Before beginning the study, participants answered a questionnaire on readiness for physical activity (PAR-Q) and performed a cardiac screening test, including electrocardiogram. Seven amateur cyclists (age 32.3±5.4 years, body mass 73.6±7.4 kg, height 173.1±5.3 cm, body fat 10.5±4.7%, peak power output [PPO] 227.8±10.2 W, and VO2peak 58.1±6.3 mL.kg−1.min−1) participated in this study. The participants had been training for at least 4 years, performed a weekly training volume of 12.1±4.3 h.wk−1 (250±101.3 km.wk−1) and competed regularly (∼20 competitions per year). The sample size required was estimated from the equation n = 8e2/d2, as suggested by Hopkins , where n, e, and d denote predicted sample size, coefficient of variation, and the magnitude of the treatment effect, respectively. Coefficient of variation was assumed to be 0.9% . Expecting a magnitude of effect for the treatment of 3.1% , detection of a very conservative 1% difference as statistically significant would require at least 6 participants. The participants were informed about the risks associated with the study protocol and signed a consent form agreeing to participate in the experiments. This investigation was approved by the Ethics and Research Committee of the Federal University of Alagoas.
Each athlete visited the laboratory on seven different occasions. On the first visit, athletes underwent an anthropometric assessment and an incremental test. During the second visit (after ∼48 h), athletes performed a 4-km cycling familiarization trial. During the next visits, the athletes performed three 4-km cycling TT in a randomized, double-blind and repeated-measures crossover design, separated by 7 days for washout, under the following conditions: 1) 12–14 h after a validated exercise-protocol designed to reduce endogenous CHO availability, followed by placebo (DEP-PLA) or caffeine (5 mg.kg−1, DEP-CAF) ingestion one hour before the trial and 2) 12–14 h after a full-rest, followed by placebo ingestion one hour before the trial (CON). In the evenings before DEP-PLA and DEP-CAF trials, two additional visits were required and the athletes came to the laboratory to perform a validated protocol for reducing the endogenous CHO availability. All of the experimental trials were performed in the morning to avoid the impact of circadian variation , . The athletes were asked to refrain from vigorous physical activities, caffeine and alcohol 24 h before each test. The temperature and relative humidity during the trials were 23.2±1.5°C and 43.1±4.2%, respectively.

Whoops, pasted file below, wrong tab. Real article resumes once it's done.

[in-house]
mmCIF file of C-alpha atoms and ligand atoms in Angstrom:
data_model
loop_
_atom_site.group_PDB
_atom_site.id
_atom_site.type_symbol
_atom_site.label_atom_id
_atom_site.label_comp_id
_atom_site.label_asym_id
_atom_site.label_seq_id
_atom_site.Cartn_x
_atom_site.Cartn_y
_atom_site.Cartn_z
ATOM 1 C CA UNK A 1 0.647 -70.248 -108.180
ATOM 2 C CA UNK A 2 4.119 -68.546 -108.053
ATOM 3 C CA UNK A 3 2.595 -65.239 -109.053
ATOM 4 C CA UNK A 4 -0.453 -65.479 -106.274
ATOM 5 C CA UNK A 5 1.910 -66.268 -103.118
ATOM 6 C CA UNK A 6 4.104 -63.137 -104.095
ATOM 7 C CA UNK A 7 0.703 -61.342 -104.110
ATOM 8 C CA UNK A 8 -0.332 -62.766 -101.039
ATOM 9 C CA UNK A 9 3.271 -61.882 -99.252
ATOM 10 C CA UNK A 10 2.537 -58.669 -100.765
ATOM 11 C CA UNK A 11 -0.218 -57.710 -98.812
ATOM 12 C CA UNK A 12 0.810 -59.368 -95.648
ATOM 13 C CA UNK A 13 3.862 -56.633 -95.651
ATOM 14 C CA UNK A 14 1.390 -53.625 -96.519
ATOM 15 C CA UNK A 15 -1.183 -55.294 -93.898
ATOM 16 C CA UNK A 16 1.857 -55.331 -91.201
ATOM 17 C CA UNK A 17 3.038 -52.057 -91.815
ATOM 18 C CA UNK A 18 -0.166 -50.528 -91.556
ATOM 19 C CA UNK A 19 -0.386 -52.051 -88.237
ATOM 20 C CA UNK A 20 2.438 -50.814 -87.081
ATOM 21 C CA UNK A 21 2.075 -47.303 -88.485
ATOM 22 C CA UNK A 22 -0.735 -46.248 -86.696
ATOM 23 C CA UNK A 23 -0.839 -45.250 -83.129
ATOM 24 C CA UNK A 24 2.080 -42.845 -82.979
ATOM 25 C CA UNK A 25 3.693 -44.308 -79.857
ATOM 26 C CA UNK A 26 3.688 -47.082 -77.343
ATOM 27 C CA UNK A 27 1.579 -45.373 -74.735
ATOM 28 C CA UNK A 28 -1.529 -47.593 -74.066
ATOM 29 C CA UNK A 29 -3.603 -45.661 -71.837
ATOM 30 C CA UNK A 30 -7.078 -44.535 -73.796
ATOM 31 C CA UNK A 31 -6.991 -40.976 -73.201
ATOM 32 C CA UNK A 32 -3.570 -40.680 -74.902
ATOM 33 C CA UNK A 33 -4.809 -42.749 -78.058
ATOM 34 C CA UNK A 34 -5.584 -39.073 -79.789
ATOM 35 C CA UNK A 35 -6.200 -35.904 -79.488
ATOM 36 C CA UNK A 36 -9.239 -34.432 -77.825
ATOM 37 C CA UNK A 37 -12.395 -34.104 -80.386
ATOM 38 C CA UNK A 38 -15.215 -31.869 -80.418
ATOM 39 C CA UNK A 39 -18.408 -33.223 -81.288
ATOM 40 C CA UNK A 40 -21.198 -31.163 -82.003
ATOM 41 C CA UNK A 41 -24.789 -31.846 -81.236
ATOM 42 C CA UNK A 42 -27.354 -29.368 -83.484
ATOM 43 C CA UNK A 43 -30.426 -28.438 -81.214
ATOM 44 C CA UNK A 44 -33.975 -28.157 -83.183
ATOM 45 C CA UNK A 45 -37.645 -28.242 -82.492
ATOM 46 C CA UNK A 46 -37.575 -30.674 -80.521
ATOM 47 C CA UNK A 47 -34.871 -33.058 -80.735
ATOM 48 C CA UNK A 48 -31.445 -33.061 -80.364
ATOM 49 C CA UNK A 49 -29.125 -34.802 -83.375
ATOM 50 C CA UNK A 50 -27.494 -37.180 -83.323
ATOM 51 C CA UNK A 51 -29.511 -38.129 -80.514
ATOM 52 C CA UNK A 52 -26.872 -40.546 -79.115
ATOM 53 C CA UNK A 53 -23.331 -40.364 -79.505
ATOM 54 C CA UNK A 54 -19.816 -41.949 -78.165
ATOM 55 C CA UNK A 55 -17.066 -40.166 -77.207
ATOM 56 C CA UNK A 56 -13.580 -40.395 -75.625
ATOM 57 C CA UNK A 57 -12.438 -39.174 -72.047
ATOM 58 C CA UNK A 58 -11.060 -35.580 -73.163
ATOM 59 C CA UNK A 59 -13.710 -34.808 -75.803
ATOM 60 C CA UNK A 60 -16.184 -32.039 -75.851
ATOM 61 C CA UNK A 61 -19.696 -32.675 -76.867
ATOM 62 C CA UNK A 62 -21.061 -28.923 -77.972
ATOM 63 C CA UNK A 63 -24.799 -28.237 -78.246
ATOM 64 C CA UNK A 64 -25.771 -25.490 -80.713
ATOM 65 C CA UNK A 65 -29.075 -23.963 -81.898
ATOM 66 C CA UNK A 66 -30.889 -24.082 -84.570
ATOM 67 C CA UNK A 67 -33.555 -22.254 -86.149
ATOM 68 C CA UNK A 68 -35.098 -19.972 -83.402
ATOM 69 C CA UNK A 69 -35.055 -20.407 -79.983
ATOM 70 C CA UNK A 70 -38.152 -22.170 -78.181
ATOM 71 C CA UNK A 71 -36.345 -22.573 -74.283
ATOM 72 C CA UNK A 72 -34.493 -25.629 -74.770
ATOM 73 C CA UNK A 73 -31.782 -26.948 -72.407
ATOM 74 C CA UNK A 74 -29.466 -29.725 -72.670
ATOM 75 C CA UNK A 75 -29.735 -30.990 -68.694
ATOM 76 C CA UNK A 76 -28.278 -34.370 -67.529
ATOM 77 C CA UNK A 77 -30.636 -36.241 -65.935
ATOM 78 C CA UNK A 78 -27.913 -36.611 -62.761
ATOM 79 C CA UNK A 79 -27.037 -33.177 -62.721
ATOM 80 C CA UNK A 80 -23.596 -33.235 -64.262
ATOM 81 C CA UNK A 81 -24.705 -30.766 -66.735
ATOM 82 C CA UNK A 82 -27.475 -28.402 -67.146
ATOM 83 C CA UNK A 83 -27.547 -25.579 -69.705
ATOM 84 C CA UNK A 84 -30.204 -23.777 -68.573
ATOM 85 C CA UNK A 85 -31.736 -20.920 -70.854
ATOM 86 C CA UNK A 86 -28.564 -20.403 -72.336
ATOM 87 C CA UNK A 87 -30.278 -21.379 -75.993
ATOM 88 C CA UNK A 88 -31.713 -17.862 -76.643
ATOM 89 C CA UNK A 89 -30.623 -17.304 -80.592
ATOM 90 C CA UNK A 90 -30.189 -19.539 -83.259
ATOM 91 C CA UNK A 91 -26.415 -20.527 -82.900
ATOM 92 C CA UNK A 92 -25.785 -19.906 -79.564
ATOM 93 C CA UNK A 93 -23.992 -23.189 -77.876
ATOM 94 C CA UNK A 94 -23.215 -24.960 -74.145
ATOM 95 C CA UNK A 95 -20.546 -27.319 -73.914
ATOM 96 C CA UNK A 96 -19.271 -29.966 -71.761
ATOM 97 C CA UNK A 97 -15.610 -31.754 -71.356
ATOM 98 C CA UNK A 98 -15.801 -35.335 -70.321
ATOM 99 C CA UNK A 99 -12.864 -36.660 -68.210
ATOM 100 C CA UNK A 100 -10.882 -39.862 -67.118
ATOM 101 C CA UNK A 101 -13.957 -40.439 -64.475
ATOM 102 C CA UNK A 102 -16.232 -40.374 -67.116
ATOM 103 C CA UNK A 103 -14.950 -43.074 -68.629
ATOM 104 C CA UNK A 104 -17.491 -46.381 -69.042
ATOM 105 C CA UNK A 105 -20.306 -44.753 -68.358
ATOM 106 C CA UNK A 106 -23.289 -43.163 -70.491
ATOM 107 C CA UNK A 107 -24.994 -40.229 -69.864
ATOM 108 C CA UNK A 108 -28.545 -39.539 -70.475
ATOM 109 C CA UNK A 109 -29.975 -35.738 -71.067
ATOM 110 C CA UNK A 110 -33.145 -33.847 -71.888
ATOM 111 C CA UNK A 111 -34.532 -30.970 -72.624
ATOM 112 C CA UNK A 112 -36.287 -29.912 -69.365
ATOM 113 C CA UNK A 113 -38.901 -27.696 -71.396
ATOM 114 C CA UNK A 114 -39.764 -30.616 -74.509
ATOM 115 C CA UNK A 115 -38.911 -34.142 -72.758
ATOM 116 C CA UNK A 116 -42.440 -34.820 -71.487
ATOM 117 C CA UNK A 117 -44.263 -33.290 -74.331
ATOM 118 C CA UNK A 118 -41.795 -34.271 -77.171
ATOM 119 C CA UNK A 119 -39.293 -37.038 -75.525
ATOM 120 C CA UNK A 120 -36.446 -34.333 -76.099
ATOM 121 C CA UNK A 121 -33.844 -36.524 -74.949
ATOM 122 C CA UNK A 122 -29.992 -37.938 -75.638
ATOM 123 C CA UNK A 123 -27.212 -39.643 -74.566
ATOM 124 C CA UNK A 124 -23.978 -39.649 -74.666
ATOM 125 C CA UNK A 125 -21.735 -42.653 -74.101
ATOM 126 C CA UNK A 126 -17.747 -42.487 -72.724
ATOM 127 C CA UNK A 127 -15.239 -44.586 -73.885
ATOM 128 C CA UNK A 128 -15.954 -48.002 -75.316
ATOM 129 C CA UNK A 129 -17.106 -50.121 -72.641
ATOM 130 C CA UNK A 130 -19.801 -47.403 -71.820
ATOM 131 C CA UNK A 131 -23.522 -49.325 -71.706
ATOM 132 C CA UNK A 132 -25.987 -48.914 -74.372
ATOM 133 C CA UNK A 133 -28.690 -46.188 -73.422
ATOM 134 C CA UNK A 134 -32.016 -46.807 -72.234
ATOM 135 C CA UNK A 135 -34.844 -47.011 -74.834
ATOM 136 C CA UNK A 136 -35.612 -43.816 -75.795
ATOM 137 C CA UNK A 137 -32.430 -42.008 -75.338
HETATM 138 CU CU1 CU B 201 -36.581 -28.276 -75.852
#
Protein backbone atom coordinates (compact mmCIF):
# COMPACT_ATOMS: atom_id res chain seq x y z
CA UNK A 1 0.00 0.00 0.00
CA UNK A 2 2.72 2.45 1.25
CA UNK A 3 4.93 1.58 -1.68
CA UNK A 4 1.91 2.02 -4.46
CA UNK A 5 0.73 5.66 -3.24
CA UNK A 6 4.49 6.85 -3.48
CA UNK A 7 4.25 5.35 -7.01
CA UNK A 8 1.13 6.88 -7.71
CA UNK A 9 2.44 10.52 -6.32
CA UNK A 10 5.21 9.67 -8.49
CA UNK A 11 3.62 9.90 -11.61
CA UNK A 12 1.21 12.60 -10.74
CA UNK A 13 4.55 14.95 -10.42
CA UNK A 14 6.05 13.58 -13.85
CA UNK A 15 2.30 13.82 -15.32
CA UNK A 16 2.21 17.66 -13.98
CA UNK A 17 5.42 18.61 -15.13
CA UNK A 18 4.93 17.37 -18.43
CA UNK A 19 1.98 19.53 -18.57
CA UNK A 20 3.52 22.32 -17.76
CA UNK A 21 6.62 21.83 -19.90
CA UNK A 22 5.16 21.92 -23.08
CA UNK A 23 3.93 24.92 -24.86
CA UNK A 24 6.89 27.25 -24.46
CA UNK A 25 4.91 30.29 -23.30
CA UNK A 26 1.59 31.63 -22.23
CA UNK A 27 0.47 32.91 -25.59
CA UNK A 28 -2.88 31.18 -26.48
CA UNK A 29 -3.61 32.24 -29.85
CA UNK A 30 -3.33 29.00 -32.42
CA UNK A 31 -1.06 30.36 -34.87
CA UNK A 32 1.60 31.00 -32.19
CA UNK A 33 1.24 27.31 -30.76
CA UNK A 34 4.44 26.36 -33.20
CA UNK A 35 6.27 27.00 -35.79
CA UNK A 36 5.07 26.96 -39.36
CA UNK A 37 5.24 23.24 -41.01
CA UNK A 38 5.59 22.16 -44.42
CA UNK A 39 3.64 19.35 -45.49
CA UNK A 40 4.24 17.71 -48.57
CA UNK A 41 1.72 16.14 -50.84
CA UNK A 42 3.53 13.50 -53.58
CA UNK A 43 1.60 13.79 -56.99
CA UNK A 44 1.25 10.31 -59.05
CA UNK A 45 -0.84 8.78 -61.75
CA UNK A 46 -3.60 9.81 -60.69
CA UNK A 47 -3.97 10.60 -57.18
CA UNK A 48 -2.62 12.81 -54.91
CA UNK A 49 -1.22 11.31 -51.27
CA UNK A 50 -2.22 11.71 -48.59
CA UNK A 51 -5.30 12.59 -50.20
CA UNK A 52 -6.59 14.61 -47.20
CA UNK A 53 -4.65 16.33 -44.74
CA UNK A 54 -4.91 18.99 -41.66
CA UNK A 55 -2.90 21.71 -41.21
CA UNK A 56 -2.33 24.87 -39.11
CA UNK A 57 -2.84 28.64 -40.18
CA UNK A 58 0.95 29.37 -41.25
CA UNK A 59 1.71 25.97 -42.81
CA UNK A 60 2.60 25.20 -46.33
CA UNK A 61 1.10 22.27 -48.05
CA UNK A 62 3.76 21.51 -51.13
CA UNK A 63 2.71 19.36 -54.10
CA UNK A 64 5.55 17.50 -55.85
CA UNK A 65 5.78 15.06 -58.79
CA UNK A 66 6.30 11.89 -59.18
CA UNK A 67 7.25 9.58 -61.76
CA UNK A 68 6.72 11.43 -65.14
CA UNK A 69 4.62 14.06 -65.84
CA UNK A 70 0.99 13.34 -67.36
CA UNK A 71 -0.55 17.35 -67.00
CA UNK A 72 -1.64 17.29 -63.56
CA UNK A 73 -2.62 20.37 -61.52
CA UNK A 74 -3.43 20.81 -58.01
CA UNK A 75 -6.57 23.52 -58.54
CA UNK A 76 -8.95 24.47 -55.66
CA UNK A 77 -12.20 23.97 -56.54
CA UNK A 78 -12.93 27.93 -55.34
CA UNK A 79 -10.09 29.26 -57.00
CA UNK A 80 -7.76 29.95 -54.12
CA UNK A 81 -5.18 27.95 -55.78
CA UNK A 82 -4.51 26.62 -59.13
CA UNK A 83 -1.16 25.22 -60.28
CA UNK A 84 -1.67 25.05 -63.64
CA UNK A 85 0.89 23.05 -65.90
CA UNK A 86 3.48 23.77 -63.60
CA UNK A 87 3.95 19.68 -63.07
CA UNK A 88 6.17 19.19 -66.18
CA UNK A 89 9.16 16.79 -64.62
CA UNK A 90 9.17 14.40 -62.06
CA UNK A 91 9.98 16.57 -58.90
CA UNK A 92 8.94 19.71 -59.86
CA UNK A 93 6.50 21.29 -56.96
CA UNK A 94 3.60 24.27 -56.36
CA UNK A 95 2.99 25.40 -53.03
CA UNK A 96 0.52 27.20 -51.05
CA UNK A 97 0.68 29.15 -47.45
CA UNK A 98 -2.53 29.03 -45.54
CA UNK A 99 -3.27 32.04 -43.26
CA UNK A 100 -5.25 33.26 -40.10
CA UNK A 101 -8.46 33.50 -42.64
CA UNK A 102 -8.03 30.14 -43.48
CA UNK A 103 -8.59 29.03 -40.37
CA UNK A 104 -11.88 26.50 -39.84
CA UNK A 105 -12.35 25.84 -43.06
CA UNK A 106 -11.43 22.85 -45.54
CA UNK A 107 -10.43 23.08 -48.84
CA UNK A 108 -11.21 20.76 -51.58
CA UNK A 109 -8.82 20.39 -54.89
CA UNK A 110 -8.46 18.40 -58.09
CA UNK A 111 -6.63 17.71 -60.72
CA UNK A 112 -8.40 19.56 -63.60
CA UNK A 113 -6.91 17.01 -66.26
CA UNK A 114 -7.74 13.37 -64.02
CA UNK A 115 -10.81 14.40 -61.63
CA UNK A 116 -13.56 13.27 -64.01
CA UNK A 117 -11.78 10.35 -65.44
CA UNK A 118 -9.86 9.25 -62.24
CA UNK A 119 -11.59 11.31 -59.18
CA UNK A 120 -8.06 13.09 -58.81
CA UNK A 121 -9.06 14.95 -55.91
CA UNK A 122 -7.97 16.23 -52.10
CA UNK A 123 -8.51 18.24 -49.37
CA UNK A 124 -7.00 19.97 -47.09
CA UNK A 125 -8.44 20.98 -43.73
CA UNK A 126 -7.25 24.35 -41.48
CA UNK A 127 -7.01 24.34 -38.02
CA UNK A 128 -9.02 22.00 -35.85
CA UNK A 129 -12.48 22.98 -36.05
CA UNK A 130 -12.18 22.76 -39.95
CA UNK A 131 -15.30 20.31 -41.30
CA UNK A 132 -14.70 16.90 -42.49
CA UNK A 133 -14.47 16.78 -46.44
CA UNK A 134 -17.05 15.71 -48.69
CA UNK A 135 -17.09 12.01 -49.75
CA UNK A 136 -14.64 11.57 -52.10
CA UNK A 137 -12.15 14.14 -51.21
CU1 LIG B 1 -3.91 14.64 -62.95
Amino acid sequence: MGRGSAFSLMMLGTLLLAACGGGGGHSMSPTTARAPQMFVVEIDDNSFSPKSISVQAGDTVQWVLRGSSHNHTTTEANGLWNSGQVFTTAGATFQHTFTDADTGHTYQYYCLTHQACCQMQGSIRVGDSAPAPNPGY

The incremental test was performed on a cycle ergotrainer (Tacx™ T1680 Flow, Netherlands) and consisted of a 3-min warm-up at a power output (PO) corresponding to 100 W, followed by increments of 30 W every 3 min until voluntary exhaustion or when the athletes were not able to maintain pedal frequency between 80–90 rpm . The ventilation (VE), VO2 and carbon dioxide production (VCO2) were measured breath-by-breath throughout the test with a gas analyzer (Quark CPET, Cosmed, Rome, Italy). The gas analyzer was calibrated before each test in accordance with the manufacturer’s recommendations. The HRmax and VO2peak were taken as the highest value reached in the last stage and as the mean value obtained during the last 30 s of the test, respectively. The PPO was determinate as highest PO maintained during a complete stage. When the last stage was not completed, the PPO was determined in according the methods of Kuipers et al. .
Forty-eight hours after the incremental test, the athletes performed a familiarization session with the TT procedures (cycle ergotrainer, Tacx™ T1680 Flow, Netherlands). The seat was fully adjustable vertically and horizontally for each cyclist before the TT, and cycling shoes were used to secure the feet to the pedals. The seat position was recorded and replicated during all subsequent experimental sessions. The athletes were instructed to perform the TT in the shortest possible time and to remain seated throughout test. The gear ratio was standardized at the beginning of each TT (53×16). However, immediately after the TT had started, participants were free to change the gear and pedal frequency as desired. The athletes were instructed to record all foods (type, amount and hour) consumed in the 48 hours before the familiarization test .